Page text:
There is plenty of real world evidence to suggest that, to a degree, our thoughts and feelings can in some way re-wire our brain. Neuroplasticity is a relatively young field, but an infinitely fascinating one nonetheless; discoveries are being made everyday, many on how our brain evolves for better or for worse and how we help that evolution along. It’s this idea that sits at the core of M. Night Shyamalan’s Split, the latest offering from the divisive thriller auteur and quite honestly, the best in a very long time.
Much has been said – most of it unfair – about Shyamalan’s work and his reliance on twists; so much so that it has become a running joke to pigeonhole his films as cheap and gimmicky. Though it’s going to be hard for even the harshest critic to deny Split and it’s Hitchcockian brilliance, not just for it’s effectively eerie tone but also James McAvoy’s prismatic performance as the central figure, a man suffering from dissociative identity disorder so acute and unbelievable that it has led to 23 distinctive personalities within the one body. It’s much more than just an “acting challenge” for McAvoy though, it’s a dynamic and rapidly evolving role that tasks the X-Men actor with an incredible amount of nuance and attention to detail.
As both writer and director, Shyamalan has sketched out several of these personalities to evolve separately but still run with a common thread of creepiness and the stinging sense that something could go very, very wrong at any second. This is real tension that the director has created, floating through the dark and decrepit dungeon-like halls which serve as a base for McAvoy’s character, whose name is Kevin but also Barry the gay fashion designer, Patricia the oppressive zealot, Hedwig the disturbed 9 year old child, Dennis the obsessive-compulsive sociopath, and a whole host of others.
It’s in this dungeon-like series of rooms, which Shyamalan navigates with grit and style, where Kevin eventually keeps three teenage girls, whom he kidnaps at the very beginning of the movie in a muted, terrifying scene. And it’s here where Kevin’s highly exaggerated disorder festers and espouses a malign 24th personality so powerful and beast-like that Kevin’s various personalities await it with a cult-like fascination. That unidentified side of Split’s villain is referred to as “the beast”, for obvious reasons.
Shy and brooding Casey (Anya Taylor-Joy) fills the role of Split’s heroine, a capable and intelligent young woman who seems much better equipped to deal with the traumatic experience than her seemingly privileged companions Claire (Haley Lu Richardson) and Marcia (Jessica Sula, who is best known for playing Grace Blood in the third generation of Skins). While the two panic-driven captives are drawn thin, Shyamalan does wonders for Casey’s character, approaching her back story gently via short vignette-like flashbacks which are both unsettling and beautifully handled, mostly taking place in the woods on a hunting expedition. Like all quirks in the director’s body of work, it’s obvious the initially awkward interruptions are building towards some kind of denouement, that while messy and nonsensical leaves enough room for Taylor-Joy to emerge as a true force opposite McAvoy.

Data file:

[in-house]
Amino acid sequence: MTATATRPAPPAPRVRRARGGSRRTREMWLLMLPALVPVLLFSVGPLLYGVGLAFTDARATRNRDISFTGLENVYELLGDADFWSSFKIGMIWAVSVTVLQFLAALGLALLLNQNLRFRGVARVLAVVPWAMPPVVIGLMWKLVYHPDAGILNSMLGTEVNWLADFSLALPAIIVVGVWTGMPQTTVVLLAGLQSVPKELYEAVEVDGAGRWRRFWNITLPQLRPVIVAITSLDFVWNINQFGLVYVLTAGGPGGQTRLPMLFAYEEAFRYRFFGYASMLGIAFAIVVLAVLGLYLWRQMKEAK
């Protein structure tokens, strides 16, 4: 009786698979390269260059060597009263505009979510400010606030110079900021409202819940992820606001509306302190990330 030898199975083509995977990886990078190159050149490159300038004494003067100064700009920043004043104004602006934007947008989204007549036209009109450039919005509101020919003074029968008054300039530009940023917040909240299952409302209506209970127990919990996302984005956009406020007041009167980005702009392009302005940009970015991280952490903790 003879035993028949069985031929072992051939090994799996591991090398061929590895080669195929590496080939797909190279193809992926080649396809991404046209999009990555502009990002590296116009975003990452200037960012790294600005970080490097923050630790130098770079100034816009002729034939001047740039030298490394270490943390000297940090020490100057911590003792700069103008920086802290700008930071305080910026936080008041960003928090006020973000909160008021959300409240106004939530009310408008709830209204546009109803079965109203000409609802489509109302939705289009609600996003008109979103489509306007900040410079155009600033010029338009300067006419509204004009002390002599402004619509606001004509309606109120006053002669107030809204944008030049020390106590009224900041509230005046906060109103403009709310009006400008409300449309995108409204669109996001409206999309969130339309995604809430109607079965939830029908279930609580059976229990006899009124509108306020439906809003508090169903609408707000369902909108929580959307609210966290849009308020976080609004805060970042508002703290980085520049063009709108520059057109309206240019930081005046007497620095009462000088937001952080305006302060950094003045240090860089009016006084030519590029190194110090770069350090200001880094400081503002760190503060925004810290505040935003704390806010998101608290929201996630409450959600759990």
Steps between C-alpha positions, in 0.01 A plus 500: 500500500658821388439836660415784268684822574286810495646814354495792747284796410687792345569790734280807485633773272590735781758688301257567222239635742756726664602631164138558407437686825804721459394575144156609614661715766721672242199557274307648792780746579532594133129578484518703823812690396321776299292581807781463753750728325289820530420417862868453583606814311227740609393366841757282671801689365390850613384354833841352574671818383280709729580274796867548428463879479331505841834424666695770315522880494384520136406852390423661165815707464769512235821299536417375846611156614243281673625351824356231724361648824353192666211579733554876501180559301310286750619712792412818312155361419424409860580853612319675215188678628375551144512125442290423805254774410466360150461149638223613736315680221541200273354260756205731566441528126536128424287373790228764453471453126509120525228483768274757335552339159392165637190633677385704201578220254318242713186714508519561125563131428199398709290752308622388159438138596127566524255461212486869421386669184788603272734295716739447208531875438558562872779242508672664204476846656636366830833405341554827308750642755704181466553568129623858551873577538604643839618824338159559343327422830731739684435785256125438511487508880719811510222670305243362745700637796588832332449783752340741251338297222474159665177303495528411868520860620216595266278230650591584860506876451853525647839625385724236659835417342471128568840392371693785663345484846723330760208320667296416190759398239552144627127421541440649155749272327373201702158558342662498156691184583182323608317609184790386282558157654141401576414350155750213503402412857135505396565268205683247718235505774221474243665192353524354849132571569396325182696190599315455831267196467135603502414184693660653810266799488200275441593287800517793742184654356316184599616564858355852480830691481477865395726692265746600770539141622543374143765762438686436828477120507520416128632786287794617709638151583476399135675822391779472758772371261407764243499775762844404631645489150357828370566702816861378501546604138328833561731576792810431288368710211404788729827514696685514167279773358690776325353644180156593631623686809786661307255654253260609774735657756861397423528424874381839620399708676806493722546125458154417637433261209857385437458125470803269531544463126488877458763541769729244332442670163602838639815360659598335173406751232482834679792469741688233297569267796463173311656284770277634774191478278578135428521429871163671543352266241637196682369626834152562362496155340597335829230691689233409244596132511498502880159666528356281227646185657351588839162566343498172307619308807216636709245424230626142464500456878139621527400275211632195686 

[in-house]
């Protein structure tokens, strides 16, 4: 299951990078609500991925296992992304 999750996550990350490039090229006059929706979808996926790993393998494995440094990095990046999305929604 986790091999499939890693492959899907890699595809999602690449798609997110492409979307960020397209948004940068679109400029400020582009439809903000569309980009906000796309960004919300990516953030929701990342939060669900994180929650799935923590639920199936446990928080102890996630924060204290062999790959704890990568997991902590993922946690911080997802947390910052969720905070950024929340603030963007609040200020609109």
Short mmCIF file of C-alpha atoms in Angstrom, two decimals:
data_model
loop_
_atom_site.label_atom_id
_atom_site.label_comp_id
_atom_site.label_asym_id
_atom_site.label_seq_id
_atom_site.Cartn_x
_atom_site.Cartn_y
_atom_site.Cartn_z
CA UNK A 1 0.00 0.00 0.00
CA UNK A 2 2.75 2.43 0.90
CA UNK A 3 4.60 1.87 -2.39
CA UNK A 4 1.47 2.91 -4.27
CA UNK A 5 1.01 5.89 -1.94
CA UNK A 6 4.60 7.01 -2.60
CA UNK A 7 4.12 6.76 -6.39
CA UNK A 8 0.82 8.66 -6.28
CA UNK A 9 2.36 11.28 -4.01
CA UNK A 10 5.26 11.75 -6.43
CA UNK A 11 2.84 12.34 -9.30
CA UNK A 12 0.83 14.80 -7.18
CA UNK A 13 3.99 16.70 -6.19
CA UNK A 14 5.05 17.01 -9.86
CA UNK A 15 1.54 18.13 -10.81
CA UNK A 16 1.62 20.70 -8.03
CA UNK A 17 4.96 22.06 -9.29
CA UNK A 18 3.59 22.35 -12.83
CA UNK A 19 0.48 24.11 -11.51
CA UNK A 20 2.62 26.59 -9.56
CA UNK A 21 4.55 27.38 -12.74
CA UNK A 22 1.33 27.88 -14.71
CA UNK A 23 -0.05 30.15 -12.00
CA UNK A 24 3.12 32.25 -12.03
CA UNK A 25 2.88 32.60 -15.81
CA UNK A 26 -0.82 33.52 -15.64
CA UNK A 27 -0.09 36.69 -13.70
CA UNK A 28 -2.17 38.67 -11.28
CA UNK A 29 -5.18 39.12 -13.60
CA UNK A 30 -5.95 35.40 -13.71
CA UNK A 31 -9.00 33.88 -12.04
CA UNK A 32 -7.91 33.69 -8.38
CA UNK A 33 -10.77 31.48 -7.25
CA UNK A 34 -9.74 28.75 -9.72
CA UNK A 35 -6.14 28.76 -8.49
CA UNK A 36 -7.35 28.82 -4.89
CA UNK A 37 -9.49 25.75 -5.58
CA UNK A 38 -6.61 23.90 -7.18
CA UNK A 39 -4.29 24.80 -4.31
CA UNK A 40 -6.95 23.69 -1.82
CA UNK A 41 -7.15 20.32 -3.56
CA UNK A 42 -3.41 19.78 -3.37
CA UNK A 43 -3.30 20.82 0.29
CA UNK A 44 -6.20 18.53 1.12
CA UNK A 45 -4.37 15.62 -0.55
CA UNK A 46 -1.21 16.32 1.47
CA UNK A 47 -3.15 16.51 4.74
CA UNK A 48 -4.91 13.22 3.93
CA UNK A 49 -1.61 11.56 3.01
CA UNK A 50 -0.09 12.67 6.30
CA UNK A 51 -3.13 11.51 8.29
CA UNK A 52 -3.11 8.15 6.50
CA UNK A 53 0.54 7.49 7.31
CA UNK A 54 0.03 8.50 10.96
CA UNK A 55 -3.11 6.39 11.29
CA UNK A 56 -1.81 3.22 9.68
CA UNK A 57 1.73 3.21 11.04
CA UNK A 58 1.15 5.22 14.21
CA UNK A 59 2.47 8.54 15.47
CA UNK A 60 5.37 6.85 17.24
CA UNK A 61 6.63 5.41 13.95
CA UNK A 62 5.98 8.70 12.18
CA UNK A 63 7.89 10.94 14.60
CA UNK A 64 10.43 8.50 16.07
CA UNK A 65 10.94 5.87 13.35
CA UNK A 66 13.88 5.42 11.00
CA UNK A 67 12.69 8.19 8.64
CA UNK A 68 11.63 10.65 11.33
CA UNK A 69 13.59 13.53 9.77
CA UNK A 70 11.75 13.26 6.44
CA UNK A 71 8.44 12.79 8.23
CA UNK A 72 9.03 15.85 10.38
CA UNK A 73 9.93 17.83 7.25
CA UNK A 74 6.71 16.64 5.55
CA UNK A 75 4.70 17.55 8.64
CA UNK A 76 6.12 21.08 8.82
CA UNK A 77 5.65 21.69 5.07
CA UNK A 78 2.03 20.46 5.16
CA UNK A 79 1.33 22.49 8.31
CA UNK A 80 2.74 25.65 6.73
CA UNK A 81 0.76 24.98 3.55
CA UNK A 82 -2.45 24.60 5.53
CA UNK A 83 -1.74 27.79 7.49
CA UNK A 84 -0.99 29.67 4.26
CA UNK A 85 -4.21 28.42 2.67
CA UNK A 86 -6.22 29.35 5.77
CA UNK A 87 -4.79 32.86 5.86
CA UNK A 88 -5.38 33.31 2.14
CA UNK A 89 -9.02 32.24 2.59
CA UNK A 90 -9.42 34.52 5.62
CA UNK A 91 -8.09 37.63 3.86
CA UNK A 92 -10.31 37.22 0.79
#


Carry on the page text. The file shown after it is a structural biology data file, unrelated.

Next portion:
Moments of humanity are left to Barry, who is the go-to personality for Kevin when he has to deal with the outside world and his long-time psychiatrist Dr. Fletcher (played with care by the legendary Betty Buckley). It’s through these regular visits that we get to the juicy centre of exposition and uncover Shyamalan’s muses about an exaggerated form of neuroplasticity which leads to such dramatic, violent and sudden changes between Kevin and his other identities. It’s this set-up which also leads to one of the film’s standout scenes in which one of Kevin’s less desirable personalities “disguises” himself as Barry in order to appear more socially acceptable. Needless to say, it’s fascinating watching McAvoy and Buckley handle this scene with ease.
Like all great works of science-fiction, Shyamalan grounds this highly unrealistic portrayal of a real mental illness with a sense that something like this isn’t outside the realm of possibility (it is, it just feels like it isn’t). It’s comic-like; stretched while maintaining a realistic tone, not unlike one of the director’s best works to date: Unbreakable. There’s a good reason for this, and as Split comes to a close it’s clear that a different kind of ambition has reinvigorated Shyamalan for the better.
Review Score: FOUR STARS (OUT OF FIVE)
Split is out in cinemas from January 26th, 2017.